Stock Market Today: Stocks Brush Off Disappointing Tesla Investor Day

The major benchmarks were mixed for most of Wednesday until comments from Atlanta Fed President Raphael Bostic sparked tailwinds for stocks.

Tesla logo in lights with black backdrop
(Image credit: Getty Images)

The first half of Thursday looked a lot like Wednesday for investors. The Dow Jones Industrial Average outperformed its peers, this time on a solid earnings reaction for Salesforce (CRM). Meanwhile, the S&P 500 and Nasdaq Composite lagged as Treasury yields remained elevated and Tesla (TSLA) shares sold off after the company's Investor Day. However, all three benchmarks moved higher in late-afternoon trading thanks to some dovish Fed talk. 

Salesforce was the best of the Dow stocks today, adding 11.5% after the software-as-a-service (SaaS) firm reported earnings. In its fourth quarter, revenue jumped 14% year-over-year to $8.4 billion, and earnings per share doubled to $1.68. Both figures came in above estimates. CRM also gave higher-than-expected current-quarter and full-year guidance.

On the other hand, Tesla stock fell 5.9% after the electric vehicle maker unveiled its "Master Plan 3" at last night's Investor Day. The company discussed a host of initiatives, including eliminating reliance on fossil fuels in part by "improving the energy density of batteries" and seeing "all transportation go fully electric," said CEO Elon Musk. Tesla is also focused on "rethinking manufacturing again," which it believes could result in a 30% improvement to efficiency. 

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Additionally, TSLA said that its goal to sell 20 million vehicles annually by 2030 – up from roughly 1.3 million in 2022 – will require a $175 billion investment. The carmaker confirmed it is building a factory in Mexico and said it is bringing its Cybertruck to the market this year, but failed to give details on any new models of vehicles it is adding to its lineup.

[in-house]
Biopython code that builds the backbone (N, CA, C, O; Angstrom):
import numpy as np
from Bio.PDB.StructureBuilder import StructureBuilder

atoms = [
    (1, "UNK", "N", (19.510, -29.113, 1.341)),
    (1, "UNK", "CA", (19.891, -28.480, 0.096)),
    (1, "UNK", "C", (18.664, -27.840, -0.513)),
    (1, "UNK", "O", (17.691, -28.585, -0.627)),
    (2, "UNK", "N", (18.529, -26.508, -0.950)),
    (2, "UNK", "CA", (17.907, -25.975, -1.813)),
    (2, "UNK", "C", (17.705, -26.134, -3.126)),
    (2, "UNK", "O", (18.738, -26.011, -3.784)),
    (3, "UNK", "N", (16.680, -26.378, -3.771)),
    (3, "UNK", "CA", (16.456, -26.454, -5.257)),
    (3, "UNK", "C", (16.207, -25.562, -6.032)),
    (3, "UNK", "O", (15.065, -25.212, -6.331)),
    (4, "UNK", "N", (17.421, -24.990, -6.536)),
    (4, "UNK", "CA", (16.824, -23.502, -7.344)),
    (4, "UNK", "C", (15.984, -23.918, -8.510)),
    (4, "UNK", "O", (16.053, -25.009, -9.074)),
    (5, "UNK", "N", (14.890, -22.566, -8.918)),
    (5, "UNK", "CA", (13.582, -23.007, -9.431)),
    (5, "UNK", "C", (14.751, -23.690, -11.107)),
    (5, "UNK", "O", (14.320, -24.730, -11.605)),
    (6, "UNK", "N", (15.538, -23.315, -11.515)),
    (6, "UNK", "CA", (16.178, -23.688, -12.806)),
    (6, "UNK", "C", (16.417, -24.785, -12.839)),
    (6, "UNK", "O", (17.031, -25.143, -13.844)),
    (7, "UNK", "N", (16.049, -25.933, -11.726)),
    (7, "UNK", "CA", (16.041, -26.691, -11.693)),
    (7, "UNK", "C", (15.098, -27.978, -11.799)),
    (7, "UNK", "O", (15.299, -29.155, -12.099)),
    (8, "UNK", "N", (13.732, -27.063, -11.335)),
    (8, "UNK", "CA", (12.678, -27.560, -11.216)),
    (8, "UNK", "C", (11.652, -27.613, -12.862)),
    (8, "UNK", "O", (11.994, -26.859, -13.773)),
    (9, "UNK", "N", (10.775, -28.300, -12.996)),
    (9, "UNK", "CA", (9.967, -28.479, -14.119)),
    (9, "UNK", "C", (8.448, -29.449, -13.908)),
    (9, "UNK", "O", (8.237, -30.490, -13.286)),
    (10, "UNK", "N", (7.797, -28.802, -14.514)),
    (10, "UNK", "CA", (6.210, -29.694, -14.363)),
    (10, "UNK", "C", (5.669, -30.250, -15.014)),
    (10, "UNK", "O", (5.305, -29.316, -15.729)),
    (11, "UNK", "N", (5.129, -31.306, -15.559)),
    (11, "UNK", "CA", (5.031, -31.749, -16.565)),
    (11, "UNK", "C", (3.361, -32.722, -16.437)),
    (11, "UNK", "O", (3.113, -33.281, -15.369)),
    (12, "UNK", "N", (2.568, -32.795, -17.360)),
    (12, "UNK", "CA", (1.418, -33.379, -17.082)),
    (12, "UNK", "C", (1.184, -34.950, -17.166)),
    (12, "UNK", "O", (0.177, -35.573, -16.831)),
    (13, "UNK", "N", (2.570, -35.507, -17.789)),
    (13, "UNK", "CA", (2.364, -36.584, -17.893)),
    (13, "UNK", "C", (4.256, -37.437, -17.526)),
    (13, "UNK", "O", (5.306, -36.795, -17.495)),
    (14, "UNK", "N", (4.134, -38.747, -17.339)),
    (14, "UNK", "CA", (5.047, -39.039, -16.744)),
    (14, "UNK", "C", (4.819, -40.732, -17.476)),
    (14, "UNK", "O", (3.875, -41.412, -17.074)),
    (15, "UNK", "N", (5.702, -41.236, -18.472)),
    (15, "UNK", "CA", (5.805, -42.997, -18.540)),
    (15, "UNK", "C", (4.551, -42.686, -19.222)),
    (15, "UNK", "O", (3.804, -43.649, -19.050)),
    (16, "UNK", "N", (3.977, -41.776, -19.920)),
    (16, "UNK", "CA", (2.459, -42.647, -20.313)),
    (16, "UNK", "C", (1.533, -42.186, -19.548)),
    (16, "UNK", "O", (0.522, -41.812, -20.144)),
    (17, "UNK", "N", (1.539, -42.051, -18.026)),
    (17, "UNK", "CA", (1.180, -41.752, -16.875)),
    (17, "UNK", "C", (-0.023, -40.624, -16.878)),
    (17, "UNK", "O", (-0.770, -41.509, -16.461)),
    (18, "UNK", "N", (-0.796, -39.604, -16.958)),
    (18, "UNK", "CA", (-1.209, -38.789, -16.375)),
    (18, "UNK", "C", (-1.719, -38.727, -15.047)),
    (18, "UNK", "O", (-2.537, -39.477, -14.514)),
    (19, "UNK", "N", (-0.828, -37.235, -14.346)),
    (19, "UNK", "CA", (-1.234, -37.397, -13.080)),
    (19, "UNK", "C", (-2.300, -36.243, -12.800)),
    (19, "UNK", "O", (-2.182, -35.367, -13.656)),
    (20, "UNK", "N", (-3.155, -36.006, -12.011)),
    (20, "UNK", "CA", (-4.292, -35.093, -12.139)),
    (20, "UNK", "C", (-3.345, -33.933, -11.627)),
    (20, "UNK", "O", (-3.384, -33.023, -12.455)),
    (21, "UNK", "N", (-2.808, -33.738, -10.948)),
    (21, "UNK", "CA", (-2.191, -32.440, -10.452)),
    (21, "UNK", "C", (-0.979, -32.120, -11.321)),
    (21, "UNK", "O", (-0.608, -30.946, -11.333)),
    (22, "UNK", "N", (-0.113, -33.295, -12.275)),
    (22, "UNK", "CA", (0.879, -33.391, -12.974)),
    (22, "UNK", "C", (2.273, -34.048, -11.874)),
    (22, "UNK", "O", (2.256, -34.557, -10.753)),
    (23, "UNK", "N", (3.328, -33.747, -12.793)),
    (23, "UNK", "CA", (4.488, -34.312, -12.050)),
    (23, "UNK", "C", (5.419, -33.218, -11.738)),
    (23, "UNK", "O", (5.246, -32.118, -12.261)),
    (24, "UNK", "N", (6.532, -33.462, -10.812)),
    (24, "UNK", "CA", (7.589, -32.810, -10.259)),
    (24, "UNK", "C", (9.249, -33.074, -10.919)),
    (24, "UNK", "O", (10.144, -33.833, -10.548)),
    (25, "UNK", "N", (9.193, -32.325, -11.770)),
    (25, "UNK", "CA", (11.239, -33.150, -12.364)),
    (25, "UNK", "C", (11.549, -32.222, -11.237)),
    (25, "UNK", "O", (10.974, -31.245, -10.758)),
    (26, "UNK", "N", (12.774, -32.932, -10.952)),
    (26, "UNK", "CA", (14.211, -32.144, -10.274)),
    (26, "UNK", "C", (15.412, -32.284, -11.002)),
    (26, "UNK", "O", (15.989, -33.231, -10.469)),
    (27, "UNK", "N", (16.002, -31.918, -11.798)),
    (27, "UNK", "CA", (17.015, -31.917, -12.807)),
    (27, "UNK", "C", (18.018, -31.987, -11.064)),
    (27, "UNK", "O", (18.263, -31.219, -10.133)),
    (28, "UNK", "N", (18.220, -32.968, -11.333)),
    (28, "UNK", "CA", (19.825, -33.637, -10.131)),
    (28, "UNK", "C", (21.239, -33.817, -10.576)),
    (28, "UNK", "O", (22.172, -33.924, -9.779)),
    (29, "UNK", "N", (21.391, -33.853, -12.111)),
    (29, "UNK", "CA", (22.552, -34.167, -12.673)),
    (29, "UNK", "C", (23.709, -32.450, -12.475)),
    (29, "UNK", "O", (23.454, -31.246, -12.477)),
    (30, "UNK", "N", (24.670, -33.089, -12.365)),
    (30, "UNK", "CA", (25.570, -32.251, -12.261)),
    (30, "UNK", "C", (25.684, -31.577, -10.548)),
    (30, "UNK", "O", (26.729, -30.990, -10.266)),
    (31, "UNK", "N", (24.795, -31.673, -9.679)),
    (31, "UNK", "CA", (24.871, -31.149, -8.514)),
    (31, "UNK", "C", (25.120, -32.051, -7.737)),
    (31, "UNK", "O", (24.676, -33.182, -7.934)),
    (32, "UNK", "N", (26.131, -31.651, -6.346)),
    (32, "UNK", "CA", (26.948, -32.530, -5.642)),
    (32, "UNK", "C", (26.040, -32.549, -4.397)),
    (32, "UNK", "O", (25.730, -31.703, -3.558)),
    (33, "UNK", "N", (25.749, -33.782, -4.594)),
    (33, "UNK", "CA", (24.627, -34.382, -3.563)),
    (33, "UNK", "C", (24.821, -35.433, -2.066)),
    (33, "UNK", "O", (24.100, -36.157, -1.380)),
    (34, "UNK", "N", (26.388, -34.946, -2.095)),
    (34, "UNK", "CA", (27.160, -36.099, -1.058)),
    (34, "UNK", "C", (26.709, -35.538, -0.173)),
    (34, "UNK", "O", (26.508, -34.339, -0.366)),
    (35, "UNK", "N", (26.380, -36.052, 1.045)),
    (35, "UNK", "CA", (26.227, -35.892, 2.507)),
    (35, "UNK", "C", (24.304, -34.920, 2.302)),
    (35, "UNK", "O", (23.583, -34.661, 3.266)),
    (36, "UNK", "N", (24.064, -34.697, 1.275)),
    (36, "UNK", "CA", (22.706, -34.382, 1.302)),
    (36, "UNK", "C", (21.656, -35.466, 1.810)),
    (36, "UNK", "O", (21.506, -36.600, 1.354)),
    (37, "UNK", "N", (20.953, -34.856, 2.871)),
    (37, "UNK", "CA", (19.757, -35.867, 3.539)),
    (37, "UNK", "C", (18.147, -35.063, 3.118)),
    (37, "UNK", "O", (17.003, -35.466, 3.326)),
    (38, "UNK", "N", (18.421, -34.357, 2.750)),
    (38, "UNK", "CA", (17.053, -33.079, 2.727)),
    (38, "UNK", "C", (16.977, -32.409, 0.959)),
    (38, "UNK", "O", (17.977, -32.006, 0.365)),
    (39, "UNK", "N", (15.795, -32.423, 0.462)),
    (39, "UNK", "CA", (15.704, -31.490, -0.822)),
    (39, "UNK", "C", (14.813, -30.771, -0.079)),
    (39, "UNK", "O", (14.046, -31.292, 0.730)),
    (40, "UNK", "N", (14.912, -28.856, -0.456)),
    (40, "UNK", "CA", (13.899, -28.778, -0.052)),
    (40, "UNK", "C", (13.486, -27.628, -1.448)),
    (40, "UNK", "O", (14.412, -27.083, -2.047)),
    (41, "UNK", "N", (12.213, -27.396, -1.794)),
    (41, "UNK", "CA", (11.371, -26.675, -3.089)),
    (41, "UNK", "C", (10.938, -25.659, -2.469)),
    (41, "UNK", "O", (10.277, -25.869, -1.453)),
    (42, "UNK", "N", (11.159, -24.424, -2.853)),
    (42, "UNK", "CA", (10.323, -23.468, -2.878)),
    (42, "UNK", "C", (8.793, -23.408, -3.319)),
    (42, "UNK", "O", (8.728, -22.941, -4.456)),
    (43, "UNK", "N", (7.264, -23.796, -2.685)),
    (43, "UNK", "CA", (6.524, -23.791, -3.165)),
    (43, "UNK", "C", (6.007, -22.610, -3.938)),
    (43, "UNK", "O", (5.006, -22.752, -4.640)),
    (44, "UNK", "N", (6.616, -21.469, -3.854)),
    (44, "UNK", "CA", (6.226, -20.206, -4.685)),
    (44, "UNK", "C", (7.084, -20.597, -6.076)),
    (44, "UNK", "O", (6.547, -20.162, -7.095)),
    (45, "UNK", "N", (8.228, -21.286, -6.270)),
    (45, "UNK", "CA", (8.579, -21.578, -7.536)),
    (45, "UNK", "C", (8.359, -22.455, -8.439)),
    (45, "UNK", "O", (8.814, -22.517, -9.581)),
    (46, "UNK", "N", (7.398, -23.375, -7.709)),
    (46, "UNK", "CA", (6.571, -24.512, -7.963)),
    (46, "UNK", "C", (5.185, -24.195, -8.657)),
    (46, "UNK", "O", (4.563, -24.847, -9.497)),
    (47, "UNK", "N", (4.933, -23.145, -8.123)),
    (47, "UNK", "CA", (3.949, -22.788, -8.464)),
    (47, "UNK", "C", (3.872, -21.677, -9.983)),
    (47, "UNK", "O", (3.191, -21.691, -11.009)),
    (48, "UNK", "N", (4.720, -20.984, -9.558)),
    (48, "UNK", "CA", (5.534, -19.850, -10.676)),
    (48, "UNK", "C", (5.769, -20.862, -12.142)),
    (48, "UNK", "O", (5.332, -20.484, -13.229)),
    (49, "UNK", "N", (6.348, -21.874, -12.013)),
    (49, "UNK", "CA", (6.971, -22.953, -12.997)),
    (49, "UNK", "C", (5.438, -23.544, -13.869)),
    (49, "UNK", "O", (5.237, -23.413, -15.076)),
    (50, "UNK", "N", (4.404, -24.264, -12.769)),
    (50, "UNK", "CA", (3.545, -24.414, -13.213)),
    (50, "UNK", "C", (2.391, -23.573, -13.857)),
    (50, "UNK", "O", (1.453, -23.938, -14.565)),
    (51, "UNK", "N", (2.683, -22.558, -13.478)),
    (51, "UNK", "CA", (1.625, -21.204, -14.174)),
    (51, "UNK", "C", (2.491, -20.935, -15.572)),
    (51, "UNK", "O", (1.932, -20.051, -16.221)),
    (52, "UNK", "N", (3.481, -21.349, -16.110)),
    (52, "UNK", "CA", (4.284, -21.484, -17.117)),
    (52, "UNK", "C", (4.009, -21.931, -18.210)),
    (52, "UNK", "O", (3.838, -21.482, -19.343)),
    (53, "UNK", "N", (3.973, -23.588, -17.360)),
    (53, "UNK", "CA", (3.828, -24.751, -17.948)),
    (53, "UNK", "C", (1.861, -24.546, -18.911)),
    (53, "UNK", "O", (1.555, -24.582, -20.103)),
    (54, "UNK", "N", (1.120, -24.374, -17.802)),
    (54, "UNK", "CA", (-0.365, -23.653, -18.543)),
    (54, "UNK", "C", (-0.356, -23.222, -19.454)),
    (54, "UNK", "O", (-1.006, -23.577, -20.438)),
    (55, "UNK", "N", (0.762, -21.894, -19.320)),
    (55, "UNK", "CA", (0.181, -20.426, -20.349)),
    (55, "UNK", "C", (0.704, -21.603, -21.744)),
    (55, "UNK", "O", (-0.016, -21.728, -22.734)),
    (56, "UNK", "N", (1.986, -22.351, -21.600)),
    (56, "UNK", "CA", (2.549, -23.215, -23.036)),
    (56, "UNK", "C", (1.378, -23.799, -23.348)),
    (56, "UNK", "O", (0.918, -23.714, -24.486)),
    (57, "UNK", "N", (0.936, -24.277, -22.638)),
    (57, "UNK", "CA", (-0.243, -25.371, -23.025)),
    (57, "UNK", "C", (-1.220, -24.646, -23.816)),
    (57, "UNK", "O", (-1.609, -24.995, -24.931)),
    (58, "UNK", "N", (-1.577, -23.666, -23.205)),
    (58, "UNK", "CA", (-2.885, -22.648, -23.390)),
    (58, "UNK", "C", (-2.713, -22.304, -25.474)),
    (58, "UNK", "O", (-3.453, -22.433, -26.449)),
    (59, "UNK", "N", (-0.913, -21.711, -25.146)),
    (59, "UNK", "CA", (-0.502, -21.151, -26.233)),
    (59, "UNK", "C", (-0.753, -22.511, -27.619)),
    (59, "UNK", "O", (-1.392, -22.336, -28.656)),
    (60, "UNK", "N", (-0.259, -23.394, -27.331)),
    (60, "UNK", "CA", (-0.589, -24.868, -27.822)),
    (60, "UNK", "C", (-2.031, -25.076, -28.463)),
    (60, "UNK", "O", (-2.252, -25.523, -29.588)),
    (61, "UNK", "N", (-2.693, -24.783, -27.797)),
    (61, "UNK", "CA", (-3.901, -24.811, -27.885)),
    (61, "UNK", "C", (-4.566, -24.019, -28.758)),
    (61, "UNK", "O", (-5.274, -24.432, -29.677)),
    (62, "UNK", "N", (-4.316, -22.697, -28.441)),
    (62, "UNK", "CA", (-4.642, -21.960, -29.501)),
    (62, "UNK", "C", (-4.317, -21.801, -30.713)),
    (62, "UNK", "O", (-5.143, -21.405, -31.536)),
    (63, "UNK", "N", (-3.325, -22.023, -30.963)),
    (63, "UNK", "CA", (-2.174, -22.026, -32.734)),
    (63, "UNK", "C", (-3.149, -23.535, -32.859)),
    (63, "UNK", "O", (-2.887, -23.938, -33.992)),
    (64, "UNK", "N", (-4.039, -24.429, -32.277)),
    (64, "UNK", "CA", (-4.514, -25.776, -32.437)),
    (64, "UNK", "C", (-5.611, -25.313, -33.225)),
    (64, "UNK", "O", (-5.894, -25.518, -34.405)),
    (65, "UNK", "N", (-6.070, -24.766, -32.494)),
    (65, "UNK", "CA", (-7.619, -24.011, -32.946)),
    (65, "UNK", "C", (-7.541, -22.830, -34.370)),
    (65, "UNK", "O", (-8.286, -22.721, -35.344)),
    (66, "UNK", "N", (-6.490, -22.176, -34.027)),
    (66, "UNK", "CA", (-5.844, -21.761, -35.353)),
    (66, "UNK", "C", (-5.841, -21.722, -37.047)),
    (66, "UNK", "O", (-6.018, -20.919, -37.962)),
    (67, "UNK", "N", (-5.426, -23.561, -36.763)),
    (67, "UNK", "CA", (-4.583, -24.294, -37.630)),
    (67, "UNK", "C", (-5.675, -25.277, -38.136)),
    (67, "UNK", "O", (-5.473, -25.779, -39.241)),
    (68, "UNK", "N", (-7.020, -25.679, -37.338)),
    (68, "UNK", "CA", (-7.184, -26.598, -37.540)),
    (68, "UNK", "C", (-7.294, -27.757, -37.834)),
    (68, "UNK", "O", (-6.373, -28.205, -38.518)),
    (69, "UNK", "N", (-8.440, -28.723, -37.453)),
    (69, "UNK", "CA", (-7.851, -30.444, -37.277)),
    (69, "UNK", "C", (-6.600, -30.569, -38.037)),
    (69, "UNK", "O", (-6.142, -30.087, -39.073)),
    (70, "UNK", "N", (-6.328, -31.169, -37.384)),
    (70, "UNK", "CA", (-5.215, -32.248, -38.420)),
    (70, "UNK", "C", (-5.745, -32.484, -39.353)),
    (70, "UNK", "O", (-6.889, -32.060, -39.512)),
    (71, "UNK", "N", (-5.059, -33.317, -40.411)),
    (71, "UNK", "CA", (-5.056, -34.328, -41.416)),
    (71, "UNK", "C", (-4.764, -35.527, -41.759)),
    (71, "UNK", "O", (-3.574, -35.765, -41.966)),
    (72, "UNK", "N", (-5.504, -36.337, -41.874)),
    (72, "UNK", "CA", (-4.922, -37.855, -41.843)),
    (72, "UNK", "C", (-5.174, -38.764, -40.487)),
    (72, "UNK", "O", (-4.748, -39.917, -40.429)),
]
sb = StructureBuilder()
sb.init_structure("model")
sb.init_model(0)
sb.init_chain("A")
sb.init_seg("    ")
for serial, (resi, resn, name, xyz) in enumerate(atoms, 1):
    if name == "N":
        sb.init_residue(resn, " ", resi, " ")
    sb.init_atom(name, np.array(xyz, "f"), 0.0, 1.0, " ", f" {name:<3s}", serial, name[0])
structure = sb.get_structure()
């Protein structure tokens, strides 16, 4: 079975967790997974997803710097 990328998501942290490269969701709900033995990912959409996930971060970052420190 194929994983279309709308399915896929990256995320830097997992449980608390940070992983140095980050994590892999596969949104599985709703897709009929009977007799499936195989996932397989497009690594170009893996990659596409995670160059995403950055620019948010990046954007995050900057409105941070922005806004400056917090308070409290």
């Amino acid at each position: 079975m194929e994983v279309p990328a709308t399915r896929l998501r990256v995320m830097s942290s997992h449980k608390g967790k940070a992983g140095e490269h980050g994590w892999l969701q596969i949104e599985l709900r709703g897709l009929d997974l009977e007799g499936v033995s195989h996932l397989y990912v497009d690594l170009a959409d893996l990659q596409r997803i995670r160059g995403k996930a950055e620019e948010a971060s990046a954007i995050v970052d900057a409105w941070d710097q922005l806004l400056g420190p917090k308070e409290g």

"Investors were underwhelmed, hoping to hear more than just a review of past achievements or the longer-term vision," says Greg Bassuk, CEO at AXS Investments. "Rather, they were listening intently for more meat on the bones regarding Tesla's concrete 2023 plans to remain competitive in an increasingly crowded and price-sensitive EV market."

While the major indexes spent most of the day mixed, mid-afternoon comments from Atlanta Fed President Raphael Bostic, who said that he is "firmly in the quarter point [interest rate] move" for the next Fed meeting, had them all closing higher today. The Nasdaq finished up 0.7% at 11,462, the S&P 500 rose 0.8% to 3,981, and the Dow added 1.1% to 33,003. 

Prepare for more stock market volatility

It wasn't only single-stock and central bank news making headlines today. On the economic front, weekly jobless claims unexpectedly declined last week (-2,000 to 190,000). The Labor Department also upwardly revised fourth-quarter unit labor cost growth – a measure of inflation – to 3.2% from 1.1% as was initially reported in early February. 

"Economic data remains the investor narrative for March," Bassuk says. "Just as the February selloff was sparked by the strong January jobs report and a multitude of robust growth and inflation readings, Wall Street and Main Street eagerly await upcoming economic data to decipher the trajectory of the job market and inflation to gauge the likely actions of the Fed in March and throughout 2023." And unless we see economic data weaken, "stocks look increasingly susceptible to a potentially intense pullback in March." 

Thankfully, low-volatility strategies offer investors a way to hedge their portfolios against a market downturn. Whether it be through the best low-volatility stocks or the best low-volatility ETFs, these picks can help balance out a portfolio during periods of instability. 

Karee Venema
Senior Investing Editor,

With over a decade of experience writing about the stock market, Karee Venema is the senior investing editor at She joined the publication in April 2021 after 10 years of working as an investing writer and columnist at Schaeffer's Investment Research. In her previous role, Karee focused primarily on options trading, as well as technical, fundamental and sentiment analysis.